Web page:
However controversial studies are in favor of an asymmetry at the population level. A first observation was performed on chimaeric mice which are mice that are constituted of two populations of genetically distinct cells (Schmidt, Winton, and Ponder 1988). Two days after birth, the crypts that were at the borders between two chimaeric patches expressed cells of each population indicating the existence of stem cells of both populations (polyclonality). Two weeks after, mixed crypts tended to express one cell population more than the other with a gradual disappearance of mixed crypts. At the adult stage all crypts were only formed with one population of cells indicating the prevalence of one stem cell type in each crypt (monoclonality). In conclusion, the crypts that were initially polyclonal shift to monoclonality over time (Schmidt, Winton, and Ponder 1988). This phenomenon called neutral drift was also observed in adult mice. Snippert et al (Snippert et al. 2010), generated crypts with stem cells with random colors in a 10 weeks old mutant mice using the Cre recombinase approach previously presented. The genetic recombination generated stem cells that expressed either green nucleus, blue membrane, or yellow or red cytoplasm in presence of tamoxifen. The injection of tamoxifen thus genetically modifies randomly the Lgr5+ cells resulting in stem cell clones with different colors in the crypt (polyclonal crypt). In the following weeks the authors observed the prevalence of one color per crypt (Figure 10). After 8 weeks almost all crypts were single colored indicating that they drift to monoclonality through time. The villi are however polyclonal since their cellular turn-over is fueled by several surrounding crypts (Figure 11). One explanation for this neutral drift is that Lgr5+ stem cells rather divide symmetrically generating two potential Lgr5+ stem cells, then local signaling from the niche and competition for available niche space determines the fate of the daughter cells. Thus the asymmetry that guarantees the homeostasis of the tissue is noticed at the population level and would be the result of neutral competition between equal stem cells in the crypt (Snippert et al. 2010).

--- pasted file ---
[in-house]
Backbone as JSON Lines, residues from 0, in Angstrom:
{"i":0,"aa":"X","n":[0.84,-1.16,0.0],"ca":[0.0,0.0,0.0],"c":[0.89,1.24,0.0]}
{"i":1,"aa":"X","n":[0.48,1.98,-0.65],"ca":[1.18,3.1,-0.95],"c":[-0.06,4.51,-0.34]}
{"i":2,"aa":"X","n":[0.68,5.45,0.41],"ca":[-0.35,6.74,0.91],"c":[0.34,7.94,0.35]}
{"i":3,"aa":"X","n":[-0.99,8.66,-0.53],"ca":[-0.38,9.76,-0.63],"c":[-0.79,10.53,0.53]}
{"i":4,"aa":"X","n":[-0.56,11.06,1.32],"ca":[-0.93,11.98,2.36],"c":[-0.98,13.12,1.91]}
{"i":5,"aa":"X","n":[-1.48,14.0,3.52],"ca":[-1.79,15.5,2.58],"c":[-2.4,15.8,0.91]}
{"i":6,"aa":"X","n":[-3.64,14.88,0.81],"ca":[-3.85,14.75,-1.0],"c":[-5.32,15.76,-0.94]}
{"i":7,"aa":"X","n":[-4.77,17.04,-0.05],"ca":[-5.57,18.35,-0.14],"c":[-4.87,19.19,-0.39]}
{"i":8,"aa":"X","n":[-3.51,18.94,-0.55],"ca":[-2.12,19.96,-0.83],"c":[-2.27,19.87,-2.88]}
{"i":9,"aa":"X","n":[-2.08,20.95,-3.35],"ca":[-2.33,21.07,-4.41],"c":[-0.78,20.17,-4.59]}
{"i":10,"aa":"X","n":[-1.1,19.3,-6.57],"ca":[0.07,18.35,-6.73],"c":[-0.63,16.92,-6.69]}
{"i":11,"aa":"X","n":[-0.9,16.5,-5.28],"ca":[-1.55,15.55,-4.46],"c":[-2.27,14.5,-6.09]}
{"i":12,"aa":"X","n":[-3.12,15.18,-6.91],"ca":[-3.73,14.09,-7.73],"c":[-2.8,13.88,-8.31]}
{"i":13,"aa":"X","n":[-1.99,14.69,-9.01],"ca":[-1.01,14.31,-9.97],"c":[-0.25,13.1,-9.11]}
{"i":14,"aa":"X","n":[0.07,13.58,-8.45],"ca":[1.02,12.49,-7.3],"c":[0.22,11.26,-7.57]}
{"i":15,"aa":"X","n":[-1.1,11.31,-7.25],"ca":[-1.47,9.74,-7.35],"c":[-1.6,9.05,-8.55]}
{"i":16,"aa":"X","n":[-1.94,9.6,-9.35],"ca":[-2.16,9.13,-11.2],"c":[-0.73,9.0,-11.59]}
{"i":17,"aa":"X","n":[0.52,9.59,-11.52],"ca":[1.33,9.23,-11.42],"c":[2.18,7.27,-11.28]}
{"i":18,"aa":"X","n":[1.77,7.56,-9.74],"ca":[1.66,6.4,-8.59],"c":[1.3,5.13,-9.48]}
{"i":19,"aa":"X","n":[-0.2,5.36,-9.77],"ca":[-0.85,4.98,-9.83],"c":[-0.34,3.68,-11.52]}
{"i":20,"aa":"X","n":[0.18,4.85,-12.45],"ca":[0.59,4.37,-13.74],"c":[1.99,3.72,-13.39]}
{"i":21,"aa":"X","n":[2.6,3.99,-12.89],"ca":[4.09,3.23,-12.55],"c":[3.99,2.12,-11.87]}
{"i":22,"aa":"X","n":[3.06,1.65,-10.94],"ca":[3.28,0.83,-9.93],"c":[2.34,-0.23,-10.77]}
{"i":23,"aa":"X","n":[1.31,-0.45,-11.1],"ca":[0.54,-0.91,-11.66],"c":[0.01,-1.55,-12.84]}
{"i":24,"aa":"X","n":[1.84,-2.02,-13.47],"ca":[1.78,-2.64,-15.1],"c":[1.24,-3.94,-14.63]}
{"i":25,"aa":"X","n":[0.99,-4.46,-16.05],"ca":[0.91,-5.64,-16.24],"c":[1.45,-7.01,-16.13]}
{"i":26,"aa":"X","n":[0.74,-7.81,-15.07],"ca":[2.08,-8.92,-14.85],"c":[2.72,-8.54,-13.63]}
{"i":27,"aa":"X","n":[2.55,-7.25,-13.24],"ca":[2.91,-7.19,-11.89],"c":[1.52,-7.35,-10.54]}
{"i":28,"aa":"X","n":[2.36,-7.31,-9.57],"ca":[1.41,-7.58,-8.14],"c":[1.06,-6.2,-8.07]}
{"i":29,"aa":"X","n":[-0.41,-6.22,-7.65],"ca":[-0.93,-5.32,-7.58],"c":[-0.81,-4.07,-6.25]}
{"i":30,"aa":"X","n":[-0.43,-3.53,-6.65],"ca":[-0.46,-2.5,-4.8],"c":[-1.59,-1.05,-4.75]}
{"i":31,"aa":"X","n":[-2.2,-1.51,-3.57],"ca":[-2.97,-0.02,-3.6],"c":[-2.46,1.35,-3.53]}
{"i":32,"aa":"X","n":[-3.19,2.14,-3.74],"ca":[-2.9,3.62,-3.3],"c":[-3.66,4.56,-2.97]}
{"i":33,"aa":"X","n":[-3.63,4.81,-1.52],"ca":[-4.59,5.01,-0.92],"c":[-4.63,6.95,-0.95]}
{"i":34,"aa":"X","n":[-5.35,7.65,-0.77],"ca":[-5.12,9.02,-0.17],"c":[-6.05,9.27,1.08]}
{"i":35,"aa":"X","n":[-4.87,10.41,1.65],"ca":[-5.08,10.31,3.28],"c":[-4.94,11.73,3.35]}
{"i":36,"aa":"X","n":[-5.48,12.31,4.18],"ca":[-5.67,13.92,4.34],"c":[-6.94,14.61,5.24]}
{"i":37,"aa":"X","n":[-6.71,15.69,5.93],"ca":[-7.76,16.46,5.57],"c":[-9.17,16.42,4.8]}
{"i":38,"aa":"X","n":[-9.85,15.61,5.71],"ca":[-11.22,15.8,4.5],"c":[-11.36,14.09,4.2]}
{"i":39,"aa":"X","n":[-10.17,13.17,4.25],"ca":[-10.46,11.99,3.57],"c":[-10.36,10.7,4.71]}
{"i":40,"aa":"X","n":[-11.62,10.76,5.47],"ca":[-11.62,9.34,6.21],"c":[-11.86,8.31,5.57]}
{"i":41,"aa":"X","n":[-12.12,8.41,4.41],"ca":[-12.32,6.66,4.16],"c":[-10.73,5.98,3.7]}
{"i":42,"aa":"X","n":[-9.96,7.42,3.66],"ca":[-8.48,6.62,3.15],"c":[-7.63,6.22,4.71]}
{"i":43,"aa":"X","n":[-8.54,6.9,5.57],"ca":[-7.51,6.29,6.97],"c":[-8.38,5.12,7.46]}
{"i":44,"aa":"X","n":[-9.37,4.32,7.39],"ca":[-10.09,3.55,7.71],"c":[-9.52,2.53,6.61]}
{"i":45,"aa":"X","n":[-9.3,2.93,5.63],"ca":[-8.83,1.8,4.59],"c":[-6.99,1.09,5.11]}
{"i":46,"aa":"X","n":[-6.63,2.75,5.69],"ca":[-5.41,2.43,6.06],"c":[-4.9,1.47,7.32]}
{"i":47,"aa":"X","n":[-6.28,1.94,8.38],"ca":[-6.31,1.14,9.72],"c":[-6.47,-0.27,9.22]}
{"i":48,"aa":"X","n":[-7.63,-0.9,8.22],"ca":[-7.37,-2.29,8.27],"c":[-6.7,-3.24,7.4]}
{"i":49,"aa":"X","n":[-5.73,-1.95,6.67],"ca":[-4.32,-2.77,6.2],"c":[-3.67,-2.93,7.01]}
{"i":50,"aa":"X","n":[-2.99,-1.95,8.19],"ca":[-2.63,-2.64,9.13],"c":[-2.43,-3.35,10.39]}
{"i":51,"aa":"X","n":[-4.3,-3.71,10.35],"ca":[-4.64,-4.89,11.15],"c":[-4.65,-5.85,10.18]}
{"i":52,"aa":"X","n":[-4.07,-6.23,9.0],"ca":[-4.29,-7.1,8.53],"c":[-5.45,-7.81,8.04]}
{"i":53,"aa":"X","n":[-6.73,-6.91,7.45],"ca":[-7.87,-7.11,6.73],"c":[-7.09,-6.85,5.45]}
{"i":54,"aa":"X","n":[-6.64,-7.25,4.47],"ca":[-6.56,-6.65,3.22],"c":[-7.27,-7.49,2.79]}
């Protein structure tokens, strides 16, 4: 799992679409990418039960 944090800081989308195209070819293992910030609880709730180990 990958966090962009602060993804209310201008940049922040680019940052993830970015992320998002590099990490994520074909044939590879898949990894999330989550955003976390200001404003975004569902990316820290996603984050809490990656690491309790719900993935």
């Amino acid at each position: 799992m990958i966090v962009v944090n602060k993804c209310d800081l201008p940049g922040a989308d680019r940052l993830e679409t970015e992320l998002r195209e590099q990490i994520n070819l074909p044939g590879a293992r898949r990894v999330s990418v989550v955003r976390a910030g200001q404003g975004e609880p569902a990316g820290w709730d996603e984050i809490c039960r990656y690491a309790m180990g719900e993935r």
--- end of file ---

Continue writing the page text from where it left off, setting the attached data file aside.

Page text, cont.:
Figure 11: Neutral drift from polyclonality to monoclonality through time in crypt. a) lineage tracing at the bottom of the crypts in the x-z plane polyclonal crypts are marked with a white dashed circle. b) Transversal cut of polyclonal villi and surrounding monoclonal crypts in the intestine 8 weeks after tamoxifen injection.
Regarding these controversial studies, it is hard to conclude weather asymmetrical or symmetrical stem cell division is prevalent in the crypt. It remains however certain that some stem cells are maintained in the crypt since several studies could follow the lineage of single stem cells during months (Barker et al. 2007; Cheng and Leblond 1974; Sangiorgi and Capecchi 2008; Snippert et al. 2010). In order to maintain stemness at the bottom of the crypt, two major signaling pathways, Wnt and the Notch, were identified as crucial.
Wnt ligands are known to be secreted by both Paneth cells and myofibroblasts underlying the epithelial layer. A recent study suggests the presence of an additional source of Wnt since the integrity of the crypts were maintained even though signal emanating from both Paneth and myofibroblasts were inhibited (San Roman et al. 2014). Wnt ligand binds to the membrane receptor and induces the inactivation of the β catenin degradation pathway. β catenin then accumulates in the cytoplasm, translocates to the nucleus and binds to the promoters of the transcription complex of Wnt target genes (van der Flier and Clevers 2009). The amount of Wnt in the crypt is tightly regulated through a feedback loop from Wnt target genes. As an example among the genes that are express upon Wnt activation, Lgr5 gene amplifies Wnt signal whereas Rhf43 and Troy down regulate it (Barker 2014). Since Wnt sources are mostly located at the bottom of the crypt, Wnt diffuses as a gradient along the crypt axis (M. H. Wong 2004). Therefore the stemness of stem cells is maintain as they are under the direct influence of Wnt but as cells migrate upwards in the crypt they receive low level of Wnt and therefore are engaged in the differentiation process (M. H. Wong 2004). In this respect, Sansom et al (Sansom et al. 2004) reported that an overexpression of Wnt strongly impedes differentiation by reducing the number of differentiated cells and increasing the number of transit amplifying cells.